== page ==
Arnaldo Tamayo Méndez
Arnaldo Tamayo Méndez in Moscow, 2022
Born (1942-01-29) 29 January 1942 (age 82)
AwardsHero of the Republic of Cuba
Hero of the Soviet Union
Space career

Intercosmos Research Cosmonaut
RankBrigadier General
Time in space
7d 20h 43m
Selection1978 Intercosmos Group
MissionsSoyuz 38
Mission insignia

Arnaldo Tamayo Méndez (born 29 January 1942) is a Cuban military officer, legislator, and former cosmonaut and the first person of African heritage in space.[1][2] In 1980, as a member of the crew of Soyuz 38, he became the first Cuban citizen, the first Latin American, the first person of African descent, and the first person from a country in the Western Hemisphere other than the United States to travel into Earth orbit.

Early life and military service

Tamayo was born on 29 January 1942, in Baracoa, Guantánamo province, into a family of Afro-Cuban descent. Orphaned as an infant, he was adopted at age 1 by Rafael Tamayo and Esperanza Méndez.[3] He began working at age 13 as a shoeshine and vegetable vendor and later worked as a carpenter's assistant.[4][5]

During the Cuban Revolution he joined the Association of Young Rebels, a group protesting the Batista regime, and later the Revolutionary Work Youth Brigades.[5] After the Cuban Revolution, he entered the Technical Institute "Rebel Army", completing a course for aviation technicians in December 1960. Wishing to become a fighter pilot, he went on to join the Cuban Revolutionary Armed Forces. Between April 1961 and May 1962, Tamayo completed a course in aerial combat with MiG-15s at the Yeysk Higher Air Force School in the Soviet Union, after which he was certified a combat pilot at the age of 19.[5] Later that year, during the Cuban Missile Crisis, he flew 20 reconnaissance missions as part of the Playa Girón Brigade of the Cuban Revolutionary Air and Air Defense Force.[6]

In 1967, Tamayo joined the Communist Party of Cuba and spent the next two years serving with Cuban forces in the Vietnam War, returning in 1969 to study at the Maximo Gomez Basic College of the Revolutionary Forces until 1971.[5]

In 1975, he was made Chief of Staff of the Santa Clara Aviation Brigade and was promoted to the rank of lieutenant colonel the following year. In 1978 he was selected to join the Intercosmos program and moved to Star City, Russia for his training as a cosmonaut.

Intercosmos program

Arnaldo Tamayo's Sokol space suit, on display at Museo de la Revolución, Havana, Cuba, 2002
Soviet postage stamp commemorating the Soyuz 38 mission.

Tamayo was selected as part of the Soviet Union's seventh Intercosmos program on 1 March 1978. His backup in the Intercosmos program was fellow Cuban José López Falcón. Tamayo would spend the next two and a half years in training for the mission.[5]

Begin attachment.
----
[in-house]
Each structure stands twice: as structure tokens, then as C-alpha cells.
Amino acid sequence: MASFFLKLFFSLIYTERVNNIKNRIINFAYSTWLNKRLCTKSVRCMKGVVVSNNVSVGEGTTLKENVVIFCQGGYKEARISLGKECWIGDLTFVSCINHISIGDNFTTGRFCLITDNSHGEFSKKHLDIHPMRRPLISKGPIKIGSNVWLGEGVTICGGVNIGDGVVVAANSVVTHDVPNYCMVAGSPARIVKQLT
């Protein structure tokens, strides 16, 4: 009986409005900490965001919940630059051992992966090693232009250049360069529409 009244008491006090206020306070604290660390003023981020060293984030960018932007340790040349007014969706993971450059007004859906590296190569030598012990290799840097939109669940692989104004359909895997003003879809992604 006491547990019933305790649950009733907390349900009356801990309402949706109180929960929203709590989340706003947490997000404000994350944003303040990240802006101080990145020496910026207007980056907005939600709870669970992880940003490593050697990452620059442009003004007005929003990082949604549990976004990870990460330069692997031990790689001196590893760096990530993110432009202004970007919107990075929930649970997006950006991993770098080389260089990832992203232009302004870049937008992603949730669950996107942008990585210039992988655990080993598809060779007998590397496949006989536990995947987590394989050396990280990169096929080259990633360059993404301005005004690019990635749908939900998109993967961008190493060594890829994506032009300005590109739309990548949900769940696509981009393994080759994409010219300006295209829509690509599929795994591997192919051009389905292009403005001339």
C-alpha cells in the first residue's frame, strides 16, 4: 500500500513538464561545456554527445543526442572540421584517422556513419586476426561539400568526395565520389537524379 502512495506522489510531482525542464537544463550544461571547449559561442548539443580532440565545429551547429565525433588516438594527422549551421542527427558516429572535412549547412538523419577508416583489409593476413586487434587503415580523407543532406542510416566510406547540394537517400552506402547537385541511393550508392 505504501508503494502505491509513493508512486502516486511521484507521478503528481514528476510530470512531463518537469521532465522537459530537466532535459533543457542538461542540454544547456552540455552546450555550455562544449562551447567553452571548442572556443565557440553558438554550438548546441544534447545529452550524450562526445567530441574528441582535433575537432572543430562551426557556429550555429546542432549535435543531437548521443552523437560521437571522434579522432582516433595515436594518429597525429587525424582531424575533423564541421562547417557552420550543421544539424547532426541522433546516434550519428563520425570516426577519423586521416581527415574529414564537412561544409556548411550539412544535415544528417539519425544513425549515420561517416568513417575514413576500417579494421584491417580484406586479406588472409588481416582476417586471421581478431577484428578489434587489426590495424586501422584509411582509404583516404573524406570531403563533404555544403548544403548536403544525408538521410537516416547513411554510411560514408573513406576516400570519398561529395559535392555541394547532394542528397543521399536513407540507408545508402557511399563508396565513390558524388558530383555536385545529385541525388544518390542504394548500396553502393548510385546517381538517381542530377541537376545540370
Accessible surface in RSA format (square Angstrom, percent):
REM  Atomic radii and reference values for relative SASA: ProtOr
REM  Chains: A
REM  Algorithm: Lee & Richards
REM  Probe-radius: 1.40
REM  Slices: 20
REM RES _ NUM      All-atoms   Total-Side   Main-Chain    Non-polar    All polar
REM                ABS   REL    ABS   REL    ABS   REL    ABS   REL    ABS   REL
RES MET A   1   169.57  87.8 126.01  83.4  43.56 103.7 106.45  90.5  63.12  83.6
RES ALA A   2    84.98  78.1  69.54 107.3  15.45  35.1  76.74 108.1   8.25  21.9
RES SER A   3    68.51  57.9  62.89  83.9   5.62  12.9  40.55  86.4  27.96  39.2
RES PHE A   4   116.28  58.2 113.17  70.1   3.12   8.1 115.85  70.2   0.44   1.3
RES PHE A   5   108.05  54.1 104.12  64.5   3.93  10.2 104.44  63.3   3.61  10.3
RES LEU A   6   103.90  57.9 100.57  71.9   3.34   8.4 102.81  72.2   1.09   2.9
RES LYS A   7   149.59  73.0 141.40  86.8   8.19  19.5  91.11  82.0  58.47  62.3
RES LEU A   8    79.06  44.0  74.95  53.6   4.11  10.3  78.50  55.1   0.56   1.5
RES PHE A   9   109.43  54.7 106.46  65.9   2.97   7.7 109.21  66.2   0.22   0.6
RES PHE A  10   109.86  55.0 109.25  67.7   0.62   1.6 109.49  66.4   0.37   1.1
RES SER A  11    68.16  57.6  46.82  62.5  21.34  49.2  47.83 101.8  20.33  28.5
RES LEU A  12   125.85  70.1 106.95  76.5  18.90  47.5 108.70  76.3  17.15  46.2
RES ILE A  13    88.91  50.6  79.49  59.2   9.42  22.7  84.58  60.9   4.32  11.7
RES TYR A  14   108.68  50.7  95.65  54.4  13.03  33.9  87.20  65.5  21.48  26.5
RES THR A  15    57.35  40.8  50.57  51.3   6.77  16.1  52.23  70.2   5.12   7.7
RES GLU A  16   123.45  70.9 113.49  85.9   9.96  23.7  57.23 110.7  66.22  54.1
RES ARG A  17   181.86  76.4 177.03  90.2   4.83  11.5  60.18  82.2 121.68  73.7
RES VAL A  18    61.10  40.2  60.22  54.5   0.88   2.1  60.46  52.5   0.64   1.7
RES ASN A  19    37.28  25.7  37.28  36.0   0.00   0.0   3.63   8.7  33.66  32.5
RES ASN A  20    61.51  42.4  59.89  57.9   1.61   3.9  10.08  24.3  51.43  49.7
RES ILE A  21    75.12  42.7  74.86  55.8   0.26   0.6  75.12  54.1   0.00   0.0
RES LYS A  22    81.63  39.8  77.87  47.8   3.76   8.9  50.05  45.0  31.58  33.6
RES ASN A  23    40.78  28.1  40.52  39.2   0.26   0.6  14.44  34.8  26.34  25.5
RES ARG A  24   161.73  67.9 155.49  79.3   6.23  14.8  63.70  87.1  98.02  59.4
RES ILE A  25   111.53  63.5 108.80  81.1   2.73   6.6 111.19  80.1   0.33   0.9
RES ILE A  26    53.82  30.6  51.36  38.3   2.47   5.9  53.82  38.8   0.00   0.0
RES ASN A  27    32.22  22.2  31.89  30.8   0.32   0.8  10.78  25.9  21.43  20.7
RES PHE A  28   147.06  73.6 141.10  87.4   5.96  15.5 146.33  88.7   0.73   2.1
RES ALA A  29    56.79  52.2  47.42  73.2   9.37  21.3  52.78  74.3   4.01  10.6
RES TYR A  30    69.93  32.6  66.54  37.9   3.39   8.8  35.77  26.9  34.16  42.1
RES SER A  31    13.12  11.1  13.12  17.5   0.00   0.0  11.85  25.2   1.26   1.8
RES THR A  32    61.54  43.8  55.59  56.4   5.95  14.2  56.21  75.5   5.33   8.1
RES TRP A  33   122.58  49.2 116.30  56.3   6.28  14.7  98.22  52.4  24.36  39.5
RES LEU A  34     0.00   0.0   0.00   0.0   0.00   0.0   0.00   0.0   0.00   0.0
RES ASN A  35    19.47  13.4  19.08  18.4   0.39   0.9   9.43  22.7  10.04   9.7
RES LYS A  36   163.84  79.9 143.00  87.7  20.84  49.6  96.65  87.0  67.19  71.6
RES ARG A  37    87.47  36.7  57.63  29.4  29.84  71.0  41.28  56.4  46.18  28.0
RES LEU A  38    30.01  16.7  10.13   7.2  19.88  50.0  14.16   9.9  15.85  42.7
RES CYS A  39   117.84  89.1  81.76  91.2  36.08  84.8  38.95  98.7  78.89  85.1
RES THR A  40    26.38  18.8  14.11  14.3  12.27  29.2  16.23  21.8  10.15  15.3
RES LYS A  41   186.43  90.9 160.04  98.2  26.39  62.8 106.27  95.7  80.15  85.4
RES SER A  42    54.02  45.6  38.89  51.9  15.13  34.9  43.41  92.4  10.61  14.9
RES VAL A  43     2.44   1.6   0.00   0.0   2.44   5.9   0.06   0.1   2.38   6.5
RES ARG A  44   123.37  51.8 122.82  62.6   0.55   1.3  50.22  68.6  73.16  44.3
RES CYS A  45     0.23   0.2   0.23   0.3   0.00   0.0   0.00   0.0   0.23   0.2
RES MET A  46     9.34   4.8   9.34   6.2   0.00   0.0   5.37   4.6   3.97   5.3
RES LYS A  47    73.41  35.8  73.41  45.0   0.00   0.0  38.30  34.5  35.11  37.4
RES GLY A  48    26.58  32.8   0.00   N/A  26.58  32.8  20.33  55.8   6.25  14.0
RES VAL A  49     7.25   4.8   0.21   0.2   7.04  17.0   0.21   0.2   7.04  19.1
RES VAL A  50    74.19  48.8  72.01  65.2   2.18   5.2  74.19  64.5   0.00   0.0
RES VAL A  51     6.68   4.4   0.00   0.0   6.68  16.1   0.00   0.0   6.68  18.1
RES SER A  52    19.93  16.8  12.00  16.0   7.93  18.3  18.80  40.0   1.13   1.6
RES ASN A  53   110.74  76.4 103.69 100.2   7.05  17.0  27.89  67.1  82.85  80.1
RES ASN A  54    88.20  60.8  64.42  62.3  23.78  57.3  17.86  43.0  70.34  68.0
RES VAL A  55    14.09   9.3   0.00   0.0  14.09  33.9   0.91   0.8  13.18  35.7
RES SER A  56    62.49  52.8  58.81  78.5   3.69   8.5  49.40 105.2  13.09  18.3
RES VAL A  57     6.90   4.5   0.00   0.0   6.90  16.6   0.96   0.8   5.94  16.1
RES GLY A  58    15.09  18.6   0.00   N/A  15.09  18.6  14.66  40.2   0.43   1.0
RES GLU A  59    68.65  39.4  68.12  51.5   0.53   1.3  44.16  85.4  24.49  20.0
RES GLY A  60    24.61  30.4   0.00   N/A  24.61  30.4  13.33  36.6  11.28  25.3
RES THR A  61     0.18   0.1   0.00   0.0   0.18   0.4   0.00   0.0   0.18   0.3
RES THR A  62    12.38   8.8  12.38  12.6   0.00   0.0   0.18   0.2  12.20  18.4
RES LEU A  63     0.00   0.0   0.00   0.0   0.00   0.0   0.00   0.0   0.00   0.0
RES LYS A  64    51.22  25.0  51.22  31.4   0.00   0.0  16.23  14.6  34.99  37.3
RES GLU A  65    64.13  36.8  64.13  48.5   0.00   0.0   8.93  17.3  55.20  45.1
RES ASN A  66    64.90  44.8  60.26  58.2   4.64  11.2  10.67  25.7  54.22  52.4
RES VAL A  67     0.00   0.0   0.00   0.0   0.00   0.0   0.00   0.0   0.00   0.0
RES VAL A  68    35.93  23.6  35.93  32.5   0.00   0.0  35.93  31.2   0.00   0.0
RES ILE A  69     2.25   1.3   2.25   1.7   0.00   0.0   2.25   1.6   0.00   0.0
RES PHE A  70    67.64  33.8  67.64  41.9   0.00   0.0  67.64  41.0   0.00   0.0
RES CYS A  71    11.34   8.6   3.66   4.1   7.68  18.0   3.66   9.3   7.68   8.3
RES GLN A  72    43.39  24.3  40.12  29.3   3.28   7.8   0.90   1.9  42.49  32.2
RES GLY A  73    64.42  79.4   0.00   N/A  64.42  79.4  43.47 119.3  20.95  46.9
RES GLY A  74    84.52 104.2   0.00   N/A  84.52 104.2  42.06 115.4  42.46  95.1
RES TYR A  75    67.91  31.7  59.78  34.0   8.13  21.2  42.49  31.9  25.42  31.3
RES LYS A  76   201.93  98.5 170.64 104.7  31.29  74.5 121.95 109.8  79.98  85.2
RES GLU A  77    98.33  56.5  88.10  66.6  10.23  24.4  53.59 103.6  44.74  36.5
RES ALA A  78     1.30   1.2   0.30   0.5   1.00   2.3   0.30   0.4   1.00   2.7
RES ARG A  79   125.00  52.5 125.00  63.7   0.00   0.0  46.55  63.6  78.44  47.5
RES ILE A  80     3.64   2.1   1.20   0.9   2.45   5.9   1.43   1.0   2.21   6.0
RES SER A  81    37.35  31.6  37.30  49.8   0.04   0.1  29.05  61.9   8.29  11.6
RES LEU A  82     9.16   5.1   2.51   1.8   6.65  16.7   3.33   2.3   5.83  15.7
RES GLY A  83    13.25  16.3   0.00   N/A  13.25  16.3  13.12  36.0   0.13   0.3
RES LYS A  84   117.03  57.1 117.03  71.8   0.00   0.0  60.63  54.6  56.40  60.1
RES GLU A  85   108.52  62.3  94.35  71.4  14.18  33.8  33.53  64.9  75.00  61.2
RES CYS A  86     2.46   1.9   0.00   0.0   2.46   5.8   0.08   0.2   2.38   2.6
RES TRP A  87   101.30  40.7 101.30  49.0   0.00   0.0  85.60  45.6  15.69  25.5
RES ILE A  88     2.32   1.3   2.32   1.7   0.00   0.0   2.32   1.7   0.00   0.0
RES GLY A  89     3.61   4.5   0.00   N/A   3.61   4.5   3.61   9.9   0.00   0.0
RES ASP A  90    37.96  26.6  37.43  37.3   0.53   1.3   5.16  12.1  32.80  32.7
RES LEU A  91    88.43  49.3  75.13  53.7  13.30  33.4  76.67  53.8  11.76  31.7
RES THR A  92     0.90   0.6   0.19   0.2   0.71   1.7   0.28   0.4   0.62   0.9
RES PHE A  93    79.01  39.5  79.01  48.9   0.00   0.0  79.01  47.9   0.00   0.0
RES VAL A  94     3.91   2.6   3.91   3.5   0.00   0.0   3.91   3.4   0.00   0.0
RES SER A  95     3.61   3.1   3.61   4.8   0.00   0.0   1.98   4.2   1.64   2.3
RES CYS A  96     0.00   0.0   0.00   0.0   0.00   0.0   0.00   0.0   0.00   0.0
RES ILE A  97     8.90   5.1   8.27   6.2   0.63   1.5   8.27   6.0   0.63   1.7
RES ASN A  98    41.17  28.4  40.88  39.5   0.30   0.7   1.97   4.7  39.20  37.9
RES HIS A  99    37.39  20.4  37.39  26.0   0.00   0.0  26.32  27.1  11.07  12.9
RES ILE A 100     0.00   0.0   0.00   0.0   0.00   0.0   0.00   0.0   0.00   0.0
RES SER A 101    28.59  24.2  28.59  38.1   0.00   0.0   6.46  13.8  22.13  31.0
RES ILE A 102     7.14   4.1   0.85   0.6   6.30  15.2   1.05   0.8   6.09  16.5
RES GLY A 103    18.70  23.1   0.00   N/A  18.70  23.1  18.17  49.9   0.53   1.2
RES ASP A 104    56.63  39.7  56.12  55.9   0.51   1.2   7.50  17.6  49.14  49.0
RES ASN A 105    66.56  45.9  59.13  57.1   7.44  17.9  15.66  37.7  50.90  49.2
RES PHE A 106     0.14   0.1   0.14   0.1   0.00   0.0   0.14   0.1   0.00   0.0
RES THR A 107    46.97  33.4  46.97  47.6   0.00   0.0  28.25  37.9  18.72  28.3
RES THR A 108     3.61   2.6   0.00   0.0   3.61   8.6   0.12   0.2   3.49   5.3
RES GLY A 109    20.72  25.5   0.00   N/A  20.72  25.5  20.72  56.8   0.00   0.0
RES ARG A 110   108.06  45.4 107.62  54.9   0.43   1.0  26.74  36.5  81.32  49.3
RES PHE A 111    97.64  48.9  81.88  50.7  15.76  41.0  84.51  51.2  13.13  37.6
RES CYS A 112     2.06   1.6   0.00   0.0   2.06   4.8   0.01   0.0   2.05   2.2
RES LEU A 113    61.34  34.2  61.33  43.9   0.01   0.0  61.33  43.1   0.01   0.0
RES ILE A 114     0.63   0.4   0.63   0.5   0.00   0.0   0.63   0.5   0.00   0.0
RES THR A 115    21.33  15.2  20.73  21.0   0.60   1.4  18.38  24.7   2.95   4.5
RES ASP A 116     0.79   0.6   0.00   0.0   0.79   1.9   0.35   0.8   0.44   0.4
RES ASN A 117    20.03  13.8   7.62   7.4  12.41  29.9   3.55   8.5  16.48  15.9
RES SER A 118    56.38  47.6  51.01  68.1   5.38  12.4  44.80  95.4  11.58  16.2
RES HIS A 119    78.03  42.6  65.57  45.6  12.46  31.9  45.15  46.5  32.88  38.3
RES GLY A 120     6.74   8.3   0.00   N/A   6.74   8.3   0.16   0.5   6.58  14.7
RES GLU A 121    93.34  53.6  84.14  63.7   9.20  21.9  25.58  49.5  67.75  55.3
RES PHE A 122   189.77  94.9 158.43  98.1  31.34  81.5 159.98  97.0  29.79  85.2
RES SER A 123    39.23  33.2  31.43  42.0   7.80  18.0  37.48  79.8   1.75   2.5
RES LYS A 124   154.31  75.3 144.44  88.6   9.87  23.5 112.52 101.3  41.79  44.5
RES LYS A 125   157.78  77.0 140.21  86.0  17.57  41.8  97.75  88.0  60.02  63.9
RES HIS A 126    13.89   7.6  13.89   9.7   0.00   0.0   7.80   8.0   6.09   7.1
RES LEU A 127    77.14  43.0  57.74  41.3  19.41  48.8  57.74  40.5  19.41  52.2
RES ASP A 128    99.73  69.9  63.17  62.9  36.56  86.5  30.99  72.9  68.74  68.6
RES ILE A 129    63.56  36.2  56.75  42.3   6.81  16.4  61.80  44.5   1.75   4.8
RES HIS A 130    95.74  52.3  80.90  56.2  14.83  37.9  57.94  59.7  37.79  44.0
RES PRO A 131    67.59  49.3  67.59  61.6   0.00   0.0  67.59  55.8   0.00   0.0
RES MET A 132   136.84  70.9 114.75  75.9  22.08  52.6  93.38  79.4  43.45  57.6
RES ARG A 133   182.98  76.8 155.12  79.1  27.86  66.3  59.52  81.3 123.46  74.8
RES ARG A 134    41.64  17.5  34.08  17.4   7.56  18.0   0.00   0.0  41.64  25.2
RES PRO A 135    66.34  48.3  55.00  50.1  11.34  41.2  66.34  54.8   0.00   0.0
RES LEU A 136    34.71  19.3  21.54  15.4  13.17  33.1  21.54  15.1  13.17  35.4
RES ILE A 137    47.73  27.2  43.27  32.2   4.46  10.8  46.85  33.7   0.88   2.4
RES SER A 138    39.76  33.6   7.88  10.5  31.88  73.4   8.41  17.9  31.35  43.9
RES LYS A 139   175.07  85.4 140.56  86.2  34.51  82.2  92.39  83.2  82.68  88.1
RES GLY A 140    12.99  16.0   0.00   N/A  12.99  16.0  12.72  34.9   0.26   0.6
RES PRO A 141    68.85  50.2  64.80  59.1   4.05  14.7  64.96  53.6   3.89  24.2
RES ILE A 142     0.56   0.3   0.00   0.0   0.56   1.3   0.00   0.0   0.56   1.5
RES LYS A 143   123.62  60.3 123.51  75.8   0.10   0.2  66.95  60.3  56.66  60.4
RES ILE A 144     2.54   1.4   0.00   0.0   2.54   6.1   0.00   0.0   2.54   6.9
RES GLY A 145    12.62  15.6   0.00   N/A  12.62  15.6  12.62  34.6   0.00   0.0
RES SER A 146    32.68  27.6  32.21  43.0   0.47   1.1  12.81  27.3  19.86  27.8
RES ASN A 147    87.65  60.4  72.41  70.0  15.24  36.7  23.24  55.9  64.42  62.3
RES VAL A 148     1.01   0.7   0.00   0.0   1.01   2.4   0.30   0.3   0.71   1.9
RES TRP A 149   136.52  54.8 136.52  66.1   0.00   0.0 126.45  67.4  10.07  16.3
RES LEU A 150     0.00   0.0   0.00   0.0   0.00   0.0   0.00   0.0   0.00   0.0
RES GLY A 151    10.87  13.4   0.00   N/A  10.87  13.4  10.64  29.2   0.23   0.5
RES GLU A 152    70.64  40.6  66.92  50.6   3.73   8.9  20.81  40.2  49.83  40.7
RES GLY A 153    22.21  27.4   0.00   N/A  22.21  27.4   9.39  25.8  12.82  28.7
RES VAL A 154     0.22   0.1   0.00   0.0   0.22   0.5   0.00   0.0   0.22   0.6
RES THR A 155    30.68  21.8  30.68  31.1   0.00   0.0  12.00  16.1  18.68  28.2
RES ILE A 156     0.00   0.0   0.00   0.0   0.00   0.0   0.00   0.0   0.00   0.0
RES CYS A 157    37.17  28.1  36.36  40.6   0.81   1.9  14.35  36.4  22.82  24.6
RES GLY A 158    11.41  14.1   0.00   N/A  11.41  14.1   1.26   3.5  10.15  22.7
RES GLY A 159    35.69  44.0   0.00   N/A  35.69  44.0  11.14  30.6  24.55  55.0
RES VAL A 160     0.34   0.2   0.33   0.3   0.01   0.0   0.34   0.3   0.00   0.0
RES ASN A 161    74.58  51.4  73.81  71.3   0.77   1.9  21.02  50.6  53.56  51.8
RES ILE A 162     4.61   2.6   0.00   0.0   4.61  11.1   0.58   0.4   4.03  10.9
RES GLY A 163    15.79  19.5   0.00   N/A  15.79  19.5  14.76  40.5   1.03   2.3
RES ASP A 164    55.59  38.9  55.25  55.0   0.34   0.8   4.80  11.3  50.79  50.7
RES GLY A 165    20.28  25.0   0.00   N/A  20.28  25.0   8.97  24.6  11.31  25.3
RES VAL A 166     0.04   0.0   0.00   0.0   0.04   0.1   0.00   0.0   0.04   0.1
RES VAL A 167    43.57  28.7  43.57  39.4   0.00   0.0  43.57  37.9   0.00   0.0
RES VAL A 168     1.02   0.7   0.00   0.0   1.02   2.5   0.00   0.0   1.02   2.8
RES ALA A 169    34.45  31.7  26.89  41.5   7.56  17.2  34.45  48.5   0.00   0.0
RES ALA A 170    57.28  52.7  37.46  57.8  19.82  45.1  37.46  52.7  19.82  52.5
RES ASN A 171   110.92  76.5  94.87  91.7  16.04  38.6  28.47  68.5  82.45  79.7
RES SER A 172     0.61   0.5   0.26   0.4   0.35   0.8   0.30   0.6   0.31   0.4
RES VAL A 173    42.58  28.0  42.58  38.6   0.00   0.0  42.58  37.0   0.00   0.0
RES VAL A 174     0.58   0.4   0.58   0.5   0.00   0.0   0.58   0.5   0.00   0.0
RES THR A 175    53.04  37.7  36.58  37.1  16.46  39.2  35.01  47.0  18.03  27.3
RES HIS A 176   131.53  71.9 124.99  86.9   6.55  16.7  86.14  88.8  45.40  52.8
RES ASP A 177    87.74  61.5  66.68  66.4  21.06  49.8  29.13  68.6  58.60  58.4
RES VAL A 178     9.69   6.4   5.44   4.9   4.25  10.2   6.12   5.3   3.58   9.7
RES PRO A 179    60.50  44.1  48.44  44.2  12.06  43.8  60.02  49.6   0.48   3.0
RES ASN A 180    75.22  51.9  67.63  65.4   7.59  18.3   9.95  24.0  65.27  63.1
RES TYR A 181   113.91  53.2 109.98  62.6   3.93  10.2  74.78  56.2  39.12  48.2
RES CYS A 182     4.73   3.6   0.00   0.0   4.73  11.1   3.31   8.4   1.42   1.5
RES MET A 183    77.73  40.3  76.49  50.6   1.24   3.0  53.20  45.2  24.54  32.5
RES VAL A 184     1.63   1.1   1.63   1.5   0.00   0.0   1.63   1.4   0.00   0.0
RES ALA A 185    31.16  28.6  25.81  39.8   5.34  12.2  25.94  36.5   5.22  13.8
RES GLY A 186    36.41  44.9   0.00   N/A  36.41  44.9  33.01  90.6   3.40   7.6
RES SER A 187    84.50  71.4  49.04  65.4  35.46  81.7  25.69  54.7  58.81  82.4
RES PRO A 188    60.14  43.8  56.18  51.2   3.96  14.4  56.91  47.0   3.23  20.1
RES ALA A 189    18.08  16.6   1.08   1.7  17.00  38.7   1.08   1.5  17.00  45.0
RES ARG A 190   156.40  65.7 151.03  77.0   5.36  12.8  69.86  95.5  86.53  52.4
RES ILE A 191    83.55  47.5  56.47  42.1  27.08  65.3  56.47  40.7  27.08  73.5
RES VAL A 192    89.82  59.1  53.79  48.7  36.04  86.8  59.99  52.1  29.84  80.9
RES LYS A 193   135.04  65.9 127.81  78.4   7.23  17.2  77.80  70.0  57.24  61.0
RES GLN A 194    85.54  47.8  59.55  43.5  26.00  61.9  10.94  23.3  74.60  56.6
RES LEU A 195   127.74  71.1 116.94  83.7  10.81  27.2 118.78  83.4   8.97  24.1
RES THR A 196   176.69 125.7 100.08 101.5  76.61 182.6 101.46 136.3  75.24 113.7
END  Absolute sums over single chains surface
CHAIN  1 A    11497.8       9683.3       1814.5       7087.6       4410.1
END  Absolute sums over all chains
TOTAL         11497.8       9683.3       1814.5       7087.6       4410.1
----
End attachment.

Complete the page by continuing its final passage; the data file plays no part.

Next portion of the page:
Tamayo, along with Soviet cosmonaut Yuri Romanenko, was launched into space aboard Soyuz 38 from Baikonur Cosmodrome on 18 September 1980, at 19:11 UTC. After docking with Salyut 6, Tamayo and Romanenko conducted experiments in an attempt to find what caused space adaptation syndrome (SAS), and perhaps even find a cure, and on the crystallisation of sucrose in microgravity, for the benefit of Cuba's sugar industry. The SAS experiment involved wearing special adjustable shoes that placed a load on the arch of the foot for six hours a day. After 124 orbits of the Earth (lasting 7 days, 20 hours and 43 minutes), Tamayo and Romanenko landed 180 km (110 mi) from Dzhezkazgan. The landing was risky, as it was at night.[1][7][8][9]

Upon his return to Earth he was decorated with the Hero of the Republic of Cuba medal, the first person to be so honored. In Moscow he received the Order of Lenin and was also named a Hero of the Soviet Union.

Personal life

Following his time in the Intercosmos program, Tamayo was made Director of the Military Patriotic Educational Society known as Sociedad de Educación Patriótico-Militar "SEPMI".[6] After his promotion to brigadier general, he became Director of International Affairs in the Cuban armed forces.

Since 1980, he has been a Deputy in the Cuban National Assembly, representing his home region of Guantánamo Province.[10]

He has been honored by the Cuban Government for being the first Cuban, the first Caribbean, and the first Latin American to go into orbit. He was awarded the titles of Hero of the Republic of Cuba and the Order of Playa Girón.[10] He also is a recipient of the Hero of the Soviet Union award.

Tamayo is married and has two daughters and a son.

His space suit is preserved at the Museum of the Revolution in Havana.

See also


  1. ^ a b Burgess, Colin; Hall, Rex (2009). "The Intercosmos Programme". The First Soviet Cosmonaut Team. Springer. p. 339. ISBN 9780387848242.
  2. ^ "Soviets Launch World's First Black Cosmonaut". Jet. 59 (4): 8. 9 October 1980. ISSN 0021-5996.
  3. ^ "Conociendo a Arnaldo Tamayo Méndez".
  4. ^ "Cosmonaut Biography: Arnaldo Tamayo Méndez". Spacefacts. Retrieved 23 November 2007.
  5. ^ a b c d e "Tamayo Méndez, Arnaldo (1942- ) | The Black Past: Remembered and Reclaimed". 28 March 2013. Retrieved 4 August 2017.
  6. ^ a b "Arnaldo Tamayo Mendez - Cuban pilot and cosmonaut". Encyclopedia Britannica. Encyclopædia Britannica, Inc. Retrieved 4 August 2017.
  7. ^ Harland, David M. (2007). "Routine Operations". The Story of Space Station Mir. Springer. pp. 92–93. ISBN 9780387739779.
  8. ^ Furniss, Tim; Shayler, David J. (2007). "Soyuz 38". Praxis Manned Spaceflight Log 1961-2006. Springer. pp. 235–236. ISBN 9780387341750.
  9. ^ "Tamayo-Mendez". Encyclopedia Astronautica. Archived from the original on 13 October 2007. Retrieved 23 November 2007.
  10. ^ a b "Guantánamo - Los candidatos del pueblo". Archived from the original on 15 June 2011. Retrieved 22 June 2009.

External links